Along with the change in labels comes a change in the primary way technology is to be used. “Learning by doing” has been around forever, but doing what? Technology provides the learner the mechanism for doing; technology allows the learner to create something that lives forever, something that is theirs forever, something that the entire world can see. This places a burden on the learner, a burden they place upon themselves because they realize that what they are doing is not something their master learner alone will see. Parents, friends, and generations to come will be able to see what they create. Suddenly the awesomeness of that realization hits them and they give their best effort because they don’t want to look foolish; suddenly they have an audience.

They realize the “reward” is no longer a number or letter recorded in a grade book; their reward is the value placed on their work by anyone that might view it. It’s no longer just one person arbitrarily determining the value, but anyone with an internet connection. I have seen the effect this has. It’s one thing for me to tell them they did a good job, now people they’ve never met are commenting. They’re checking YouTube daily to see how many views they have, if new comments have been made, or if people are distributing their work.

Learners create something that has value and technology provides the “display case” for their creation.

Friday, October 12, 2012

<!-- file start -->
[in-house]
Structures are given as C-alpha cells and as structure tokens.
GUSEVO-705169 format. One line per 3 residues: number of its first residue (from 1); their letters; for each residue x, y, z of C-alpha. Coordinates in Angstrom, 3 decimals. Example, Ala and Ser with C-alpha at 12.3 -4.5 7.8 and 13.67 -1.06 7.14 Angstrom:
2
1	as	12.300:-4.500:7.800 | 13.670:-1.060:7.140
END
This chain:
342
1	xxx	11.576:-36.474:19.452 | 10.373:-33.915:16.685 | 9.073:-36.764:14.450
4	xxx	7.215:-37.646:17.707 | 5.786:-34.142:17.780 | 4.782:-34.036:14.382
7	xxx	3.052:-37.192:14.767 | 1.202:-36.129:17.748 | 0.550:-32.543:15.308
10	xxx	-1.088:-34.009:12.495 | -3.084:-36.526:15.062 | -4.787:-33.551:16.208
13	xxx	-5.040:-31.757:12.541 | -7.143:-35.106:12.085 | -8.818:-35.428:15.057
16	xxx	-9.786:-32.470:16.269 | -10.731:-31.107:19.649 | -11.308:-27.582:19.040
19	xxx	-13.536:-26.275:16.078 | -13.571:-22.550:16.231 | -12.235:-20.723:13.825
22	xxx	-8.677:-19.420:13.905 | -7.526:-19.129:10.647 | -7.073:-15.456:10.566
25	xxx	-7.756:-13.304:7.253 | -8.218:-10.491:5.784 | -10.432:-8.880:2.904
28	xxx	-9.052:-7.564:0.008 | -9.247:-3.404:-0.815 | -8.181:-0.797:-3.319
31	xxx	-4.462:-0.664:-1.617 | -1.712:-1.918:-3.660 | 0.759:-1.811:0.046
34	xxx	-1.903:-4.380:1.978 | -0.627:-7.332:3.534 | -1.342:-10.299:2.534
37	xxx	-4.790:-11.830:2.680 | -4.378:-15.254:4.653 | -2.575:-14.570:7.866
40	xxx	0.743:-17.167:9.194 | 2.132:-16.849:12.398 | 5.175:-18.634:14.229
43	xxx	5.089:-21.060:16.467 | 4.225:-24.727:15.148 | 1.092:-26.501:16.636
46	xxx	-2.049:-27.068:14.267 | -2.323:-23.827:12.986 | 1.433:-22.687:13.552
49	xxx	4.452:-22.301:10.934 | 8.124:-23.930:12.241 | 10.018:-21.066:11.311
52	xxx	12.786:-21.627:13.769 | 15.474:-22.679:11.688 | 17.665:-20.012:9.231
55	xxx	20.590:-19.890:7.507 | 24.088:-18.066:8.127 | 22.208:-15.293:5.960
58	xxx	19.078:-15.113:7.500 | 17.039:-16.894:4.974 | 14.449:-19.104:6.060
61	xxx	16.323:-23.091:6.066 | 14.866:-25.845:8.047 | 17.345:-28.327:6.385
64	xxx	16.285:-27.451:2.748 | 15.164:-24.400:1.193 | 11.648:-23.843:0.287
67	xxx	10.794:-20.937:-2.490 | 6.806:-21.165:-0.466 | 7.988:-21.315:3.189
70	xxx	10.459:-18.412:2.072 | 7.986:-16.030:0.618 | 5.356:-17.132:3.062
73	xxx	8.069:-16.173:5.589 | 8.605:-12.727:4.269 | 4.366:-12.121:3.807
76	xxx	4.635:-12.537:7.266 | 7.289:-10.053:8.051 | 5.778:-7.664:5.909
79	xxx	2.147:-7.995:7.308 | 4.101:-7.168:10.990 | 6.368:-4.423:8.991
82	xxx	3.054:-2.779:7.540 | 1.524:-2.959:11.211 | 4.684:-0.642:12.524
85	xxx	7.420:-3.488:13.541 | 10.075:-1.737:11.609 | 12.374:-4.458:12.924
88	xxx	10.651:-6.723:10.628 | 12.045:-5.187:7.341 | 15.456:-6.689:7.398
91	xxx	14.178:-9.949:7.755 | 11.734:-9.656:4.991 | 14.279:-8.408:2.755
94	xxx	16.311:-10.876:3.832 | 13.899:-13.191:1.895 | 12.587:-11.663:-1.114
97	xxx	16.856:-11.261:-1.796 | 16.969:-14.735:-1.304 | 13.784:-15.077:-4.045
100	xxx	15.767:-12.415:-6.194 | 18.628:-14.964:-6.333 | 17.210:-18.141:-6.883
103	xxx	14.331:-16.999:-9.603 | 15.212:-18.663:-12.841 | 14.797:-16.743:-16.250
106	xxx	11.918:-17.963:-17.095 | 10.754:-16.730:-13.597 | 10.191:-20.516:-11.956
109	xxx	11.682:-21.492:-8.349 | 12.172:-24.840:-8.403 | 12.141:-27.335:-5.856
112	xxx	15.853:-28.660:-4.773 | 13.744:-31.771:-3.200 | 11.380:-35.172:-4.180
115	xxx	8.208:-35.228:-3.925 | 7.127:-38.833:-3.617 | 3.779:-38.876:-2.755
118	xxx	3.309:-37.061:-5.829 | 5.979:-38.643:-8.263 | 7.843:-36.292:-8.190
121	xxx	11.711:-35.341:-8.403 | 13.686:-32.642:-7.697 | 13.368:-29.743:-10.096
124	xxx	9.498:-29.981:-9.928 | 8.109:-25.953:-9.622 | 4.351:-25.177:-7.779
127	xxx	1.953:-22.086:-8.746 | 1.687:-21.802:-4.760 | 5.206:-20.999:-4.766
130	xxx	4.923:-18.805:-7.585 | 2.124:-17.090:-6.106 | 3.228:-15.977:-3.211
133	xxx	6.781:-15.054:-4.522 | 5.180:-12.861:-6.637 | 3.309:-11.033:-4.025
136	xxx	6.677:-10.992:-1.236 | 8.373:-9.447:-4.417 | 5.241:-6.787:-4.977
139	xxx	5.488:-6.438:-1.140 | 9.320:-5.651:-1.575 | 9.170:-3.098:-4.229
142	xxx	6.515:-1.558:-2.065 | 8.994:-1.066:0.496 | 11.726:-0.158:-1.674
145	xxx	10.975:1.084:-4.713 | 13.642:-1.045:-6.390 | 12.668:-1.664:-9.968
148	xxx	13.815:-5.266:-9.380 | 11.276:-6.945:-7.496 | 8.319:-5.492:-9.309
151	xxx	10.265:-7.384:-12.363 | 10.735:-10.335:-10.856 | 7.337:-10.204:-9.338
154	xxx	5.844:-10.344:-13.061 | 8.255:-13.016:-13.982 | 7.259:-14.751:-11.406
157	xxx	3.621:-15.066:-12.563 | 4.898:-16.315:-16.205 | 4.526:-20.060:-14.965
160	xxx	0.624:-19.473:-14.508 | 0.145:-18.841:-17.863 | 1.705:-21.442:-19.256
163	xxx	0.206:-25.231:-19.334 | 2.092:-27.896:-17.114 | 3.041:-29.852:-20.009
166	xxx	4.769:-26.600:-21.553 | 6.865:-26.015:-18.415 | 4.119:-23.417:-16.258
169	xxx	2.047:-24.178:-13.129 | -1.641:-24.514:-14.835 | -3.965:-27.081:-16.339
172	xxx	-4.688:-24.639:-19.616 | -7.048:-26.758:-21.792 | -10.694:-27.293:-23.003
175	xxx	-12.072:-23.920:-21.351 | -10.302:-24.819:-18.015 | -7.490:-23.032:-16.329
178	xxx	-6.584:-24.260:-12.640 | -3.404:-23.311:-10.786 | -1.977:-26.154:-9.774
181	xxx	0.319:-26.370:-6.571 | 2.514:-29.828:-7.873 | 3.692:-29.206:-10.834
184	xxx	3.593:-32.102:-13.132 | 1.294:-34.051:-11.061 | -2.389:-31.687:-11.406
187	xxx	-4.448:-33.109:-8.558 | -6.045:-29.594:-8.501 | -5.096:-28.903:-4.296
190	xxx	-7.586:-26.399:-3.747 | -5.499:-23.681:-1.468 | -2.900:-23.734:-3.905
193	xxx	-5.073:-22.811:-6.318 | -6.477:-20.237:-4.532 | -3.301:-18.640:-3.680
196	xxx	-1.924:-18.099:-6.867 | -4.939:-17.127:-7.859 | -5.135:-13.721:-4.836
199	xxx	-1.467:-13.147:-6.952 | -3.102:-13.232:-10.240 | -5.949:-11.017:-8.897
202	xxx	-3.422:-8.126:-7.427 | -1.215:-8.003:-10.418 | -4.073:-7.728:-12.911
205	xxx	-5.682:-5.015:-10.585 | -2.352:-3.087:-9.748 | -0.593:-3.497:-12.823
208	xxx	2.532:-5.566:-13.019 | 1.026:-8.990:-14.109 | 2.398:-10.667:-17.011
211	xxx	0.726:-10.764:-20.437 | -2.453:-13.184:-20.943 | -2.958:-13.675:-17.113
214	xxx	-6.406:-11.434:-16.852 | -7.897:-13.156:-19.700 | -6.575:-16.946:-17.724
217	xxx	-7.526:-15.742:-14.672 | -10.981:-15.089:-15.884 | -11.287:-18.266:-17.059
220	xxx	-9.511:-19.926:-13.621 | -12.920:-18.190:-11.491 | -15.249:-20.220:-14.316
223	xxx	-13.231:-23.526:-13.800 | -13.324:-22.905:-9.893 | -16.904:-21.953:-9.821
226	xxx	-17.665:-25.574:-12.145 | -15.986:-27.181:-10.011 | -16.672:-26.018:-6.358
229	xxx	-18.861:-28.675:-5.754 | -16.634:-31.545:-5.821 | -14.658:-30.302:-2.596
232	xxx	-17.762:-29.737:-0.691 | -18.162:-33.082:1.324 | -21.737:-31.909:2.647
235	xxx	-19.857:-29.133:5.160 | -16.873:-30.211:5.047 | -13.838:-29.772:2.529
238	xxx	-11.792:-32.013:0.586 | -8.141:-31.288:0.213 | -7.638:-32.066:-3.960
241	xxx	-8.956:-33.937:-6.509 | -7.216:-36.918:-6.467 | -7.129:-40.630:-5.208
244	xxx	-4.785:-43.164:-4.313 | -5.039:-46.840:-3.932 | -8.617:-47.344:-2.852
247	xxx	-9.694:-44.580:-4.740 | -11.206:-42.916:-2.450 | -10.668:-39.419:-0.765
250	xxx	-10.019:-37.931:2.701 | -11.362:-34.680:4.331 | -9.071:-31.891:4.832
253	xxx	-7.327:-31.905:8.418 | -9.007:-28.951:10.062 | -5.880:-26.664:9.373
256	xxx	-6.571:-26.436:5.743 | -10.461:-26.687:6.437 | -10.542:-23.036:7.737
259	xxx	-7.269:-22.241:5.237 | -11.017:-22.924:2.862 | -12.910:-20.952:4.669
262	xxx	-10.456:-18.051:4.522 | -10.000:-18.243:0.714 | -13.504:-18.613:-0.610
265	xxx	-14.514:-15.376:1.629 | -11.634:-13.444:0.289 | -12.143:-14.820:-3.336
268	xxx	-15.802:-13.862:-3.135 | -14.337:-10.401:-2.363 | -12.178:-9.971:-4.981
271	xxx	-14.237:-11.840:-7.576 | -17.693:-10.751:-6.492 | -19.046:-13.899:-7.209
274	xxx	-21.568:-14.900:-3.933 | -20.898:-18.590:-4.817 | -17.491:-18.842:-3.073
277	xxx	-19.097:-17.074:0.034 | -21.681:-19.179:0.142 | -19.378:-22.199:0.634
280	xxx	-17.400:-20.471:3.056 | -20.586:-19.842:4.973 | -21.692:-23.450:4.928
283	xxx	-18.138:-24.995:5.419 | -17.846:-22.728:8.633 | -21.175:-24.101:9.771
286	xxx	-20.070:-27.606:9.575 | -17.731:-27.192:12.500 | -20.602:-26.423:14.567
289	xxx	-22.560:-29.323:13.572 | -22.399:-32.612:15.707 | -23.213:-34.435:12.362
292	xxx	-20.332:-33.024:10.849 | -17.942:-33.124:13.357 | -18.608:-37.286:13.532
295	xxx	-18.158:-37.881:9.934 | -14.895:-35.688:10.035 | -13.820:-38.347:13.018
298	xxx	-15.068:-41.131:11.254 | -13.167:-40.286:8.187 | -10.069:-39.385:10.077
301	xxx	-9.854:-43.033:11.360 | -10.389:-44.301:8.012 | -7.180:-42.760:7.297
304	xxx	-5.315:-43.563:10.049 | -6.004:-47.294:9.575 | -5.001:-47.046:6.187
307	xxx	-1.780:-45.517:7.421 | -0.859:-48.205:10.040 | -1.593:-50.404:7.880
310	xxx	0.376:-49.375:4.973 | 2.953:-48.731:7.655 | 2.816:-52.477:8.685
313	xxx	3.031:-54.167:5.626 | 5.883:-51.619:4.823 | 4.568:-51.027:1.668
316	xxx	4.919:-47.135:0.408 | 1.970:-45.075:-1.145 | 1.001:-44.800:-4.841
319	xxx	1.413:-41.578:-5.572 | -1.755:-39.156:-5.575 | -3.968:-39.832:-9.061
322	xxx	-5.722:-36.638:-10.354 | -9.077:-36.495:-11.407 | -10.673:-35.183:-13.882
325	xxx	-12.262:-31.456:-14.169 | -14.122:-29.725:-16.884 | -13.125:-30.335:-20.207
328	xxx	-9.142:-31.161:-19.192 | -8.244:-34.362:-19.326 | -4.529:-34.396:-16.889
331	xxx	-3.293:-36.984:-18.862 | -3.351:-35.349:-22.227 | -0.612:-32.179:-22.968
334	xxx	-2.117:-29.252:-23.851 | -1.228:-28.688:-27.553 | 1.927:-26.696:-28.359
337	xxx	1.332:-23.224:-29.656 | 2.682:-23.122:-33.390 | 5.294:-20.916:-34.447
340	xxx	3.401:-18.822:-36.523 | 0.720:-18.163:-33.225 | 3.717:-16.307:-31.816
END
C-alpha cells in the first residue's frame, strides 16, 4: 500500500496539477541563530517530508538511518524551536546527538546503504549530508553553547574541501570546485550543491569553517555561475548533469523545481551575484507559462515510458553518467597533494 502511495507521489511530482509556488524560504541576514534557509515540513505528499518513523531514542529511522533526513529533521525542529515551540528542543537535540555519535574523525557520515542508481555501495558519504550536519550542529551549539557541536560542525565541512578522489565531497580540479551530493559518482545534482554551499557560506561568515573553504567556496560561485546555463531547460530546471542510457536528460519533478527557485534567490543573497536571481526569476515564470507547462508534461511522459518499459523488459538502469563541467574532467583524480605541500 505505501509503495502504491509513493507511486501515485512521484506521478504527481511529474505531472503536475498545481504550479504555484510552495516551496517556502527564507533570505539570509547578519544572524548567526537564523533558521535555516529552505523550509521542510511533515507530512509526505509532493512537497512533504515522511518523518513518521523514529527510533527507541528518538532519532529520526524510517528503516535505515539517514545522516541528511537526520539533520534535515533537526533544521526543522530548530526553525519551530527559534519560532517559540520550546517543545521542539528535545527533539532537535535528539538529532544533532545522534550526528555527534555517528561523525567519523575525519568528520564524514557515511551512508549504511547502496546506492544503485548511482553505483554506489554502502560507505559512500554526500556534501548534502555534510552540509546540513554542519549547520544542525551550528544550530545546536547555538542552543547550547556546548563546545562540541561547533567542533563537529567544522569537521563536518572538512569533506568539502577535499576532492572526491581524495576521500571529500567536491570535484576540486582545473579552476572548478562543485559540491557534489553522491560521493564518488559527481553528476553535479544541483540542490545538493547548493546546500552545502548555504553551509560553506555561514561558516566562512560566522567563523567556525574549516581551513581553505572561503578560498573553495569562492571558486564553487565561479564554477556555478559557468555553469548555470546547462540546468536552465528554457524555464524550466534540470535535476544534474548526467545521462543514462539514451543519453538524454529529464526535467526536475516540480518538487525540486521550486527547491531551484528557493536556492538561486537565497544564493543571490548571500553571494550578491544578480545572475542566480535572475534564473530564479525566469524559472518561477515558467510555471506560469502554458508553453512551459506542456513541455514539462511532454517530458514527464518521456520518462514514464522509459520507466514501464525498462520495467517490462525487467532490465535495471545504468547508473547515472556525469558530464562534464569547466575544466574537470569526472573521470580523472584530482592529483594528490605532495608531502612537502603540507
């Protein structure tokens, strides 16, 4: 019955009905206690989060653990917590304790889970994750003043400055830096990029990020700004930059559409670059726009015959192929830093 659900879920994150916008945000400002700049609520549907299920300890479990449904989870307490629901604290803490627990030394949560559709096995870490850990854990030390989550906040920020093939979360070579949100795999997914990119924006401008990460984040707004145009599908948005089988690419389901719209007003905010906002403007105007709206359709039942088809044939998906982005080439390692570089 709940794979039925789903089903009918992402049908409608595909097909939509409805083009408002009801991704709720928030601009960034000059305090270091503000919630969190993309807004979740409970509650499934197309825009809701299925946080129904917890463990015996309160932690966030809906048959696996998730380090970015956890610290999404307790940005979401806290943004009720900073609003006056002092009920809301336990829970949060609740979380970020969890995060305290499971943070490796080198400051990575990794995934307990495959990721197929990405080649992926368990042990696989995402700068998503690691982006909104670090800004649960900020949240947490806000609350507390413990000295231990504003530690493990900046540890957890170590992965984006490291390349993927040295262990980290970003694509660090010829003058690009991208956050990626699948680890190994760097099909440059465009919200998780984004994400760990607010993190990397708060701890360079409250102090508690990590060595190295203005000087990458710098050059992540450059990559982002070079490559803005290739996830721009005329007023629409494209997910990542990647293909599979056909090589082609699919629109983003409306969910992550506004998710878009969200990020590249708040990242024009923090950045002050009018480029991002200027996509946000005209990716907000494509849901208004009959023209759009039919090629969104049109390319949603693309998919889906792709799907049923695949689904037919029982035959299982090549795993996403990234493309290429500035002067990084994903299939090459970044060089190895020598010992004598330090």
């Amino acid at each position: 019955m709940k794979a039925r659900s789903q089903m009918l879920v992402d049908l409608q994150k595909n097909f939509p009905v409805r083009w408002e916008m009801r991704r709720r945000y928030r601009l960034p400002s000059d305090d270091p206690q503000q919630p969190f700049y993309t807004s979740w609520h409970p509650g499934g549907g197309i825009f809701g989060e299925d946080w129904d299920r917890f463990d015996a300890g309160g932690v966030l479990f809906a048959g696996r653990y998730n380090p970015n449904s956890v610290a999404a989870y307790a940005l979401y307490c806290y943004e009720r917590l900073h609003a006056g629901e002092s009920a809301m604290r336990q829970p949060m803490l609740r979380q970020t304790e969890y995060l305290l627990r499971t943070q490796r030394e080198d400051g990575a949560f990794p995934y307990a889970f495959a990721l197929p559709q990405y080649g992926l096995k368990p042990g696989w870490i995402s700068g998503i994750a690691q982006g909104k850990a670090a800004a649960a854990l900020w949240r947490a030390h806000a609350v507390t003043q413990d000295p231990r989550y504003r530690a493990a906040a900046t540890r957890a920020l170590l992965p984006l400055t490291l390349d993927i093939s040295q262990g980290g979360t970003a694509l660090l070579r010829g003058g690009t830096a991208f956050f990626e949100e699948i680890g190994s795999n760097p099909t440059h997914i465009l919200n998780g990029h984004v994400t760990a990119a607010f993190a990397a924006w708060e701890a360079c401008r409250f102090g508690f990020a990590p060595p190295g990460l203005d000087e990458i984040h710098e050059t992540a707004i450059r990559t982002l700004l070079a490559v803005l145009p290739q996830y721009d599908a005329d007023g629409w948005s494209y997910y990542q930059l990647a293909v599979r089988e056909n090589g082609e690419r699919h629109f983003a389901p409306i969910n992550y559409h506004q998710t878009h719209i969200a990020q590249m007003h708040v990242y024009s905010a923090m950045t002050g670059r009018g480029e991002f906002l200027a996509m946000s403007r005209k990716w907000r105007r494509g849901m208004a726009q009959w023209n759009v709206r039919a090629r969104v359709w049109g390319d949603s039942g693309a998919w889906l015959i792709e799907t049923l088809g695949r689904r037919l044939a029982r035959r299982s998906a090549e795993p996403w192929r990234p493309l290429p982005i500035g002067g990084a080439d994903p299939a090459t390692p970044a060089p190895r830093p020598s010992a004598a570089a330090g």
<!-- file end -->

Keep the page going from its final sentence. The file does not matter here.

Is there anybody out there?

I've got a little black book with my poems in
Got a bag with a toothbrush and a comb
When I'm a good dog they sometimes throw me a bone 
                                                Roger Waters

I've had a revelation; an epiphany, if you will, about changing the current paradigm in education. It can’t be done. Sorry. I wish I could pretend it was otherwise, but it isn’t. Every once in awhile we might make some tiny progress, change a mind or two, but overall there just isn’t anything to be done.

You see the problem isn't a question of creating a new program or policy. We don’t need to have an in-service where we discuss our school culture or examine test scores. We don’t need to buy this or that. There isn't any magical piece of software out there that is going to solve our problem or some brilliant observer of the world of education that can come in and give us the magic bullet of education.

Sorry you wasted all that money on college. That Masters degree looks nice in that frame on your wall. Then there’s that Ph.D. you worked so hard for; it’s beautiful in its frame and being called doctor is really cool, but it’s really not going to change anything except what you’re paid (which is pretty cool, come to think of it). I know, through it all, you thought you were going to change things; you had dreams that you would be “The One” and that the Matrix would do as you willed.

I’m not saying you should give up; hop on your donkey, level that lance, and head for the nearest windmill. I’m sure Cervantes would be proud.

You see the problem is that you've set an impossible task for yourself because what you really need to do is travel around the country, you've already got the donkey and lance, and speak to each teacher individually. You need to convince them that what they are doing isn't preparing their kids for the 21st Century world they are about to enter. In fact, what they are learning, if they’re learning, will have little or no bearing on what the world will ask of them.